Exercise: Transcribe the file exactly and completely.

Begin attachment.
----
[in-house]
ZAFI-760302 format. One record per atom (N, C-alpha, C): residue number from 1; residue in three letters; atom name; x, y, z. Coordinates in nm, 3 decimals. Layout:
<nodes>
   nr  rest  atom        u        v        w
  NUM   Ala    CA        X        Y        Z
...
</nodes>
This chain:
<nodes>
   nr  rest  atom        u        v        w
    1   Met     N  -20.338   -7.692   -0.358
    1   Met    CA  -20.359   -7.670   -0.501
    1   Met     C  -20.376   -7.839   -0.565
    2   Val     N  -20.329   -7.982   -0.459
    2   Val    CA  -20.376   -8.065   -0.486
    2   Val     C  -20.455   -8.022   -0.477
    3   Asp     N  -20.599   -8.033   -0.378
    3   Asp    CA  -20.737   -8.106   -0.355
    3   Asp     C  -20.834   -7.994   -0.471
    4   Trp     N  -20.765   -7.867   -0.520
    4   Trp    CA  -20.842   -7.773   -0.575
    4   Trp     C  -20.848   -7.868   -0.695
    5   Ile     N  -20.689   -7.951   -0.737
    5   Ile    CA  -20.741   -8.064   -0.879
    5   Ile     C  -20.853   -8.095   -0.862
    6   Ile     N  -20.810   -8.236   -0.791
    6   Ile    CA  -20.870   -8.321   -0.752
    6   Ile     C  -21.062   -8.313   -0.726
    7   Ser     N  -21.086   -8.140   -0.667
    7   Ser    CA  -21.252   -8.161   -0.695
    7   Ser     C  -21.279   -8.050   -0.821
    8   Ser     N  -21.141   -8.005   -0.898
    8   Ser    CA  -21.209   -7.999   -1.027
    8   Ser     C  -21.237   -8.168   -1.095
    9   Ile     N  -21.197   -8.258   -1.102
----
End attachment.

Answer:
[in-house]
ZAFI-760302 format. One record per atom (N, C-alpha, C): residue number from 1; residue in three letters; atom name; x, y, z. Coordinates in nm, 3 decimals. Layout:
<nodes>
   nr  rest  atom        u        v        w
  NUM   Ala    CA        X        Y        Z
...
</nodes>
This chain:
<nodes>
   nr  rest  atom        u        v        w
    1   Met     N  -20.338   -7.692   -0.358
    1   Met    CA  -20.359   -7.670   -0.501
    1   Met     C  -20.376   -7.839   -0.565
    2   Val     N  -20.329   -7.982   -0.459
    2   Val    CA  -20.376   -8.065   -0.486
    2   Val     C  -20.455   -8.022   -0.477
    3   Asp     N  -20.599   -8.033   -0.378
    3   Asp    CA  -20.737   -8.106   -0.355
    3   Asp     C  -20.834   -7.994   -0.471
    4   Trp     N  -20.765   -7.867   -0.520
    4   Trp    CA  -20.842   -7.773   -0.575
    4   Trp     C  -20.848   -7.868   -0.695
    5   Ile     N  -20.689   -7.951   -0.737
    5   Ile    CA  -20.741   -8.064   -0.879
    5   Ile     C  -20.853   -8.095   -0.862
    6   Ile     N  -20.810   -8.236   -0.791
    6   Ile    CA  -20.870   -8.321   -0.752
    6   Ile     C  -21.062   -8.313   -0.726
    7   Ser     N  -21.086   -8.140   -0.667
    7   Ser    CA  -21.252   -8.161   -0.695
    7   Ser     C  -21.279   -8.050   -0.821
    8   Ser     N  -21.141   -8.005   -0.898
    8   Ser    CA  -21.209   -7.999   -1.027
    8   Ser     C  -21.237   -8.168   -1.095
    9   Ile     N  -21.197   -8.258   -1.102